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Adventist Remuneration Philosophy: Not Quite Radical Enough

Every Wednesday morning I have breakfast with four other ministers (when we all can make it, that is). The group is made up of a Baptist, a Congregationalist (United Church of Christ), a Methodist, a Presbyterian and a Seventh-day Adventist. We have a lot in common. And we have some significant differences. Which makes for lively discussions, whether we’re talking about current events, politics, ethics, our families or what our upcoming sermon will be about.
One morning we somehow got onto the topic of pastoral remuneration. I explained that in the Seventh-day Adventist Church, pastors all are paid the same, whether they’re leading a large congregation or a small one. Of course, I pointed out a few caveats, such as adjustments for high-cost-of-living areas. The other clergymen were surprised and impressed by what I described. “In our denomination we’ve talked about doing it that way,” one pastor said. “But when it actually comes down to it, there’s absolutely no chance it would ever get approved.”
As they continued to question me about our radical philosophy, I found myself having to backtrack. I had to admit that Adventist clergy pay isn’t quite as egalitarian as I might have made it sound. There are responsibility loadings for those who work in departmental and administrative jobs. And the pay increases slightly as one moves to a higher organizational level. While the difference in pay from the highest to the lowest isn’t all that great monetarily, the psychological impact may be substantial, I’d suggest.
Since most businesses remunerate employees on the basis of their perceived value, our Adventist pay structure, though essentially egalitarian (if we leave out the healthcare system), screams out loudly and clearly that pastors are more valued than teachers, departmental directors are more valued than pastors, administrators more than departmental directors, workers at union level more than those at conference level, workers at division level more than . . . and, . . . come to think of it, maybe I should never have even used the word “egalitarian”!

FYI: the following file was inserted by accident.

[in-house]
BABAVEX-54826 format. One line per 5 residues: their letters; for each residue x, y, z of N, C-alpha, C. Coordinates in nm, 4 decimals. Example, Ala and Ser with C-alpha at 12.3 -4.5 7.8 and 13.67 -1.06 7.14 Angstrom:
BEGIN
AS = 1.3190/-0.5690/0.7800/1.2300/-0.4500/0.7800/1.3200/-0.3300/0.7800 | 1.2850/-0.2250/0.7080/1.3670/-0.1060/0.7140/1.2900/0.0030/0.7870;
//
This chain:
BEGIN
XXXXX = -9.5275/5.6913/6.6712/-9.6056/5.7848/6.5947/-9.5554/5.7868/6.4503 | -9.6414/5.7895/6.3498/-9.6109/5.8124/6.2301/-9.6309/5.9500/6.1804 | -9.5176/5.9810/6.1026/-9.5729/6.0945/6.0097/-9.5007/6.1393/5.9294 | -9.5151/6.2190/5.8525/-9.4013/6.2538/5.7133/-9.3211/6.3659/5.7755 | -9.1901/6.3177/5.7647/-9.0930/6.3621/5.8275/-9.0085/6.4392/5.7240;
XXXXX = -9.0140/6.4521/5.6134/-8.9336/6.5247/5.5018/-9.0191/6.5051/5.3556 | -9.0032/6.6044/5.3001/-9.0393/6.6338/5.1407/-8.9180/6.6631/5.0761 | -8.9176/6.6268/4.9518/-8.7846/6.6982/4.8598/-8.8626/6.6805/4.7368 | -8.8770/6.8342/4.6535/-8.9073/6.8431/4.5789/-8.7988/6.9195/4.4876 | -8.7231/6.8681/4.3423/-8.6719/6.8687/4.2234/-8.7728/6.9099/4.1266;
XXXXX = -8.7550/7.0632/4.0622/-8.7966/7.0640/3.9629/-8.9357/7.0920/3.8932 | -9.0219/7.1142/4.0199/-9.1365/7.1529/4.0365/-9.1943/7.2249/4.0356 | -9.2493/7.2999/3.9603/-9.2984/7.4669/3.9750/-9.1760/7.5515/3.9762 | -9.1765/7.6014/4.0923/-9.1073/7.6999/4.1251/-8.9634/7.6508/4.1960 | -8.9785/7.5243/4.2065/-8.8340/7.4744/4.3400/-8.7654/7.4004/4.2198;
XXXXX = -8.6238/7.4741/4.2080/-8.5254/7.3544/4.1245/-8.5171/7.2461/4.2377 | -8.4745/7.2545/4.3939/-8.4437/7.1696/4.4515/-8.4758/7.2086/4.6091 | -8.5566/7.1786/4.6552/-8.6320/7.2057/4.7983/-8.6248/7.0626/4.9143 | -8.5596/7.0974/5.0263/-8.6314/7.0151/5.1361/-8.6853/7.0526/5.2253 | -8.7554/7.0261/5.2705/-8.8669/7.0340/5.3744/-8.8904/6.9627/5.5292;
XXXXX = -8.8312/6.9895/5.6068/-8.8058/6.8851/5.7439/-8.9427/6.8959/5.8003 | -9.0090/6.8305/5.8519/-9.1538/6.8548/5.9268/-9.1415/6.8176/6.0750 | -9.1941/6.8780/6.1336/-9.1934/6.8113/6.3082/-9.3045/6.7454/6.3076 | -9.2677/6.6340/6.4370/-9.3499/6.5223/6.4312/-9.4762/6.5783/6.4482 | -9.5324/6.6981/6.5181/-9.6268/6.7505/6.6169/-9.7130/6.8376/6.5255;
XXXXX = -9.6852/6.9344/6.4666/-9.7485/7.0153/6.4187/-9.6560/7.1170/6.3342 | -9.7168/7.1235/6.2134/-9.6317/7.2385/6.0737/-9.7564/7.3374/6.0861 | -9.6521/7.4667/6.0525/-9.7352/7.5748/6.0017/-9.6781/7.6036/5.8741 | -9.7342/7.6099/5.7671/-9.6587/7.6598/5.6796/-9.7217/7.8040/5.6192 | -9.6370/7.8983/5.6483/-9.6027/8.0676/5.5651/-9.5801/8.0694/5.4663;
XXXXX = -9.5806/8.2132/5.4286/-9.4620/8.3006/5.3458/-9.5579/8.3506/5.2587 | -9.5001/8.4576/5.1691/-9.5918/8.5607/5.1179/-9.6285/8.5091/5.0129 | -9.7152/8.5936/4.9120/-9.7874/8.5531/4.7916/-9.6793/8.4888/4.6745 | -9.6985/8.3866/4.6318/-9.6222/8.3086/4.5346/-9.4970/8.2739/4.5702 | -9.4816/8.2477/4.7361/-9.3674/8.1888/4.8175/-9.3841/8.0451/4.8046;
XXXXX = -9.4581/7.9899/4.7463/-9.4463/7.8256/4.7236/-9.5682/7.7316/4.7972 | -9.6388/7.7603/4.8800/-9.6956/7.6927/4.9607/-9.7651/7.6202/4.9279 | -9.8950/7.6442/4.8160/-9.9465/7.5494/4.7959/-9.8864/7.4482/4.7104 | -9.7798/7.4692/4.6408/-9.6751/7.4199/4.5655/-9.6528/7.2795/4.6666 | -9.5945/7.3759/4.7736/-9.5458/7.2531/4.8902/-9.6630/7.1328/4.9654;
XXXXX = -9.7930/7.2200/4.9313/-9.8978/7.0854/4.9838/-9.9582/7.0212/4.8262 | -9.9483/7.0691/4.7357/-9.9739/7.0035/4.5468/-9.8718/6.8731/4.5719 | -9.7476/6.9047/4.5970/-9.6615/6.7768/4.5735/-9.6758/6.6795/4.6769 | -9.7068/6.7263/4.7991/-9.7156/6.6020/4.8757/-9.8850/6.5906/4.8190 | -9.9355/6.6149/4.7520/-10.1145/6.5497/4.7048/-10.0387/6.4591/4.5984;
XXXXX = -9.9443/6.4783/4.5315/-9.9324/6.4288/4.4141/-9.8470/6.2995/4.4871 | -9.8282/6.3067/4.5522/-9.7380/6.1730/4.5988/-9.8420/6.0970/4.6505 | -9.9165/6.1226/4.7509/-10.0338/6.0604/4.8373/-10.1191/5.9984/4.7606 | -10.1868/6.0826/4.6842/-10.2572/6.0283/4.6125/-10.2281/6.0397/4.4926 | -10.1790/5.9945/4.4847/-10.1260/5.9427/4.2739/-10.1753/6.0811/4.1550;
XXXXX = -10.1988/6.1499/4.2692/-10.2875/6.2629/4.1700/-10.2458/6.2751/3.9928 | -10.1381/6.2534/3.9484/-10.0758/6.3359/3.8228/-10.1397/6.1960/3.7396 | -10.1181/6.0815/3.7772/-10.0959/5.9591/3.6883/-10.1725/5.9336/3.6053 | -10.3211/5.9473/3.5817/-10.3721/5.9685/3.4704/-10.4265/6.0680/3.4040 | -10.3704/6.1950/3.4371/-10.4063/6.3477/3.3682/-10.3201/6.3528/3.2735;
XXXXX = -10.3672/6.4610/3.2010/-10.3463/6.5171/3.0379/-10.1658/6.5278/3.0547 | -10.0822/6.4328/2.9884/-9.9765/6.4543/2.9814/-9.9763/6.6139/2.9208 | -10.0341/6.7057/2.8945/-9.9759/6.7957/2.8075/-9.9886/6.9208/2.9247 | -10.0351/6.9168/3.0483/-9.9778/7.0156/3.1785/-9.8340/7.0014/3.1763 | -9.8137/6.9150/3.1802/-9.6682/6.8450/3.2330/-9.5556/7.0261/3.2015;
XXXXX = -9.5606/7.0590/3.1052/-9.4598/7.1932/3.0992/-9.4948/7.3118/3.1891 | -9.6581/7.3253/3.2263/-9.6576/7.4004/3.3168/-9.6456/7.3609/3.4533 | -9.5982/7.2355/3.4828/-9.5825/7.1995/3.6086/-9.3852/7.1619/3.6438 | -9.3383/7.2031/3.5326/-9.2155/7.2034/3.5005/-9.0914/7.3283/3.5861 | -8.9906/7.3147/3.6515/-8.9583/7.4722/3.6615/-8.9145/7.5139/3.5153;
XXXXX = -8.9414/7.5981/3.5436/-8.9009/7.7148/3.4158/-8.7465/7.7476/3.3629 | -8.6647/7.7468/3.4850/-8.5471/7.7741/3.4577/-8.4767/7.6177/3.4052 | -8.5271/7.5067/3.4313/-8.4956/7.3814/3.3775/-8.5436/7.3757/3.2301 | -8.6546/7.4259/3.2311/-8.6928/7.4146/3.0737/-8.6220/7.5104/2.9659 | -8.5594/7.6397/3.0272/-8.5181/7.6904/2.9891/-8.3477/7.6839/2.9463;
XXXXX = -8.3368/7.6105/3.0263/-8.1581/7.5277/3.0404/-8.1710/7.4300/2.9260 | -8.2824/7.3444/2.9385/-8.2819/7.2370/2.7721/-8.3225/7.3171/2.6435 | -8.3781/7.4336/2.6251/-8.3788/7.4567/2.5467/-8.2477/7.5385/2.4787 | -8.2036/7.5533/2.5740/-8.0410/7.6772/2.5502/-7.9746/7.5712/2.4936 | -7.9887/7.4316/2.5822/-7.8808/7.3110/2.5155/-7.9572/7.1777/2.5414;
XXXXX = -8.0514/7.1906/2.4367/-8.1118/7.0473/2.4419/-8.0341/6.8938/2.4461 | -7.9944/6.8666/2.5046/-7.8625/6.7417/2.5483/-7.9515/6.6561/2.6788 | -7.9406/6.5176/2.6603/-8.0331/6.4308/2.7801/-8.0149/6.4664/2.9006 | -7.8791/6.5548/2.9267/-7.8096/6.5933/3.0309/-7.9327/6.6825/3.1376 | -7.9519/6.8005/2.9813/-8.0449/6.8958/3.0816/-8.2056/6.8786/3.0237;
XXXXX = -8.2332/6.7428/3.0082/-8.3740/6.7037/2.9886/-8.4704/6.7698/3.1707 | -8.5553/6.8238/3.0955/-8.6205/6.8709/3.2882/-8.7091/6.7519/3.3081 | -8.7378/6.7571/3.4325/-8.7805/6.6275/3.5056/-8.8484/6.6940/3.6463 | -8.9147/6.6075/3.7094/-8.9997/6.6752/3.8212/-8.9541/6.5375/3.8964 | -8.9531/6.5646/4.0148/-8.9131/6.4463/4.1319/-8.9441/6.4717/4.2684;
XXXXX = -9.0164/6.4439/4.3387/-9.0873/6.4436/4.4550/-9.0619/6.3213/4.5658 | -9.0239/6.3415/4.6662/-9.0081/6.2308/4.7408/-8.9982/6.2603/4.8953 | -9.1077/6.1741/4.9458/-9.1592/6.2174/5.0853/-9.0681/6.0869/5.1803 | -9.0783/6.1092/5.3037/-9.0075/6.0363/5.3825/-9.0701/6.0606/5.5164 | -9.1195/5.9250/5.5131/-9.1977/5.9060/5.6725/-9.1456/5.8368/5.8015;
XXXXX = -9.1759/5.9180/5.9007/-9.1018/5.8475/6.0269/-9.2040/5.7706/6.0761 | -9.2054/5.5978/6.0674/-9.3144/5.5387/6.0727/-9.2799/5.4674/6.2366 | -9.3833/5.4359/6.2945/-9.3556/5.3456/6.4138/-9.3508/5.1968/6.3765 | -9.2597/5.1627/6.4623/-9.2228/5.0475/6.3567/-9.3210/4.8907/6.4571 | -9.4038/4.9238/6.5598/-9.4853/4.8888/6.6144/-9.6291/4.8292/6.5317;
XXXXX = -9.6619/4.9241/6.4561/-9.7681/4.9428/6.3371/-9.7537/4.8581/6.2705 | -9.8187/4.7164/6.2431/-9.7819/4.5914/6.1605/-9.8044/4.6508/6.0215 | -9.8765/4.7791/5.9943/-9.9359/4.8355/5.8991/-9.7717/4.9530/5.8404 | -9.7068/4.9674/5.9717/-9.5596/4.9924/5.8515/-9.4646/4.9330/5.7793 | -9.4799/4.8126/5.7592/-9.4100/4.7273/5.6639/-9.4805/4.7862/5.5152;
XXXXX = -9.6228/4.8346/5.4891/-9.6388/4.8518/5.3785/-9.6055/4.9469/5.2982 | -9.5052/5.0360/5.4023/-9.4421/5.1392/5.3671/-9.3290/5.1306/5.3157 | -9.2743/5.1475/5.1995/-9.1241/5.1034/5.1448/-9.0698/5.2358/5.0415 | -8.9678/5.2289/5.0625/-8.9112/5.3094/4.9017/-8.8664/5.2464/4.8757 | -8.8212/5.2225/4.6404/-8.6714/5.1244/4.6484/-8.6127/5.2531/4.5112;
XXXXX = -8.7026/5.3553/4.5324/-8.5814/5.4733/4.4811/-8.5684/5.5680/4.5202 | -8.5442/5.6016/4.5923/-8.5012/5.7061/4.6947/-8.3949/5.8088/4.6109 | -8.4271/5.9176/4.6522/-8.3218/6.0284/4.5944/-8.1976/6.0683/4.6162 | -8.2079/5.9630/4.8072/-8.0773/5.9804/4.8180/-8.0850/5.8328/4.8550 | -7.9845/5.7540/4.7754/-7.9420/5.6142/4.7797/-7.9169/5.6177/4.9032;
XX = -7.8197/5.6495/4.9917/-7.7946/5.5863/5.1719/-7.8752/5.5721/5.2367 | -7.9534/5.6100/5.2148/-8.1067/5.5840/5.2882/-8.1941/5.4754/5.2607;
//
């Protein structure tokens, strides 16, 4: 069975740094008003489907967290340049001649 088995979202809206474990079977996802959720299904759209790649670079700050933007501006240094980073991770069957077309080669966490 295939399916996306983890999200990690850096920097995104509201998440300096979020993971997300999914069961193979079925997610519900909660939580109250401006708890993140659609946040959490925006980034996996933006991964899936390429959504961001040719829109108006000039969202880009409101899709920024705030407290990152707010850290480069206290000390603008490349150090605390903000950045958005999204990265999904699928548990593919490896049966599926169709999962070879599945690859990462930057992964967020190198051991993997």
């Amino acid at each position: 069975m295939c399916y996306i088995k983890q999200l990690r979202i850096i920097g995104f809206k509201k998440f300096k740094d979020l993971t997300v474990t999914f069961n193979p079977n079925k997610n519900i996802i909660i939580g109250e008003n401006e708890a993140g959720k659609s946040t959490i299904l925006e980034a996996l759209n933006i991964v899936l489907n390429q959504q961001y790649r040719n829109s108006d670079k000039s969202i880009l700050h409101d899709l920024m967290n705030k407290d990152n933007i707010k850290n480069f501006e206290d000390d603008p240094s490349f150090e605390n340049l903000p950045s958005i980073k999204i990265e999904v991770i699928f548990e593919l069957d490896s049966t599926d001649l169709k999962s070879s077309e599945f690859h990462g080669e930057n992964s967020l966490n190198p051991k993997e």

In reality, the difference in pay may not even be quite as monetarily inconsequential as it would seem at first glance. If pastoral remuneration is premised on providing nothing more than a living wage–a wage that will just sustain a highly frugal family of four, let’s say–then a 6 or 8 or 10 percent pay differential is the difference between being able to afford a vacation and a few other luxuries versus having a totally bare-bones existence. The situation is somewhat reminiscent of the adage “In the house of the blind, the man with one eye is king.” And in a too-poor-for-frills clergy environment, the preacher with 10 percent more is significantly advantaged.
Quite frankly, I’m proud of our denomination’s radical ministerial remuneration structure. Or, better said, I’m proud to the degree that we’ve remained radical. Unfortunately, as I had to face in talking with my clergy friends, what starts out looking like an impressive departure from a “worldly” model, loses much of its punch when the exceptions are factored in. Which is sad, granted that we could be making a powerful statement because we “almost have” such an admirable, extraordinary, radical, counter-culture philosophy.
I recognize that a good argument can be put forward for alternative remuneration structures. During the past twelve months or so, bank managers and Wall Street moguls have done a fairly effective job of defending the need for high salaries for high-level players––even when those high-level players have done an abysmal job. Money is a great motivator, they say. The level of remuneration makes a difference in who will consider a specific job. Employees enjoy receiving commissions and bonuses and other monetary forms of affirmation. Employees like having their perceived level of importance honored through their paycheck.
So shouldn’t the pastor of a church of 2,000 members receive more pay than the pastor of a district of four 50-member churches? And shouldn’t a conference president be paid more than a church pastor? And shouldn’t the president of a conference with 50,000 members be paid more than one with 10,000 members?
Maybe. But maybe not.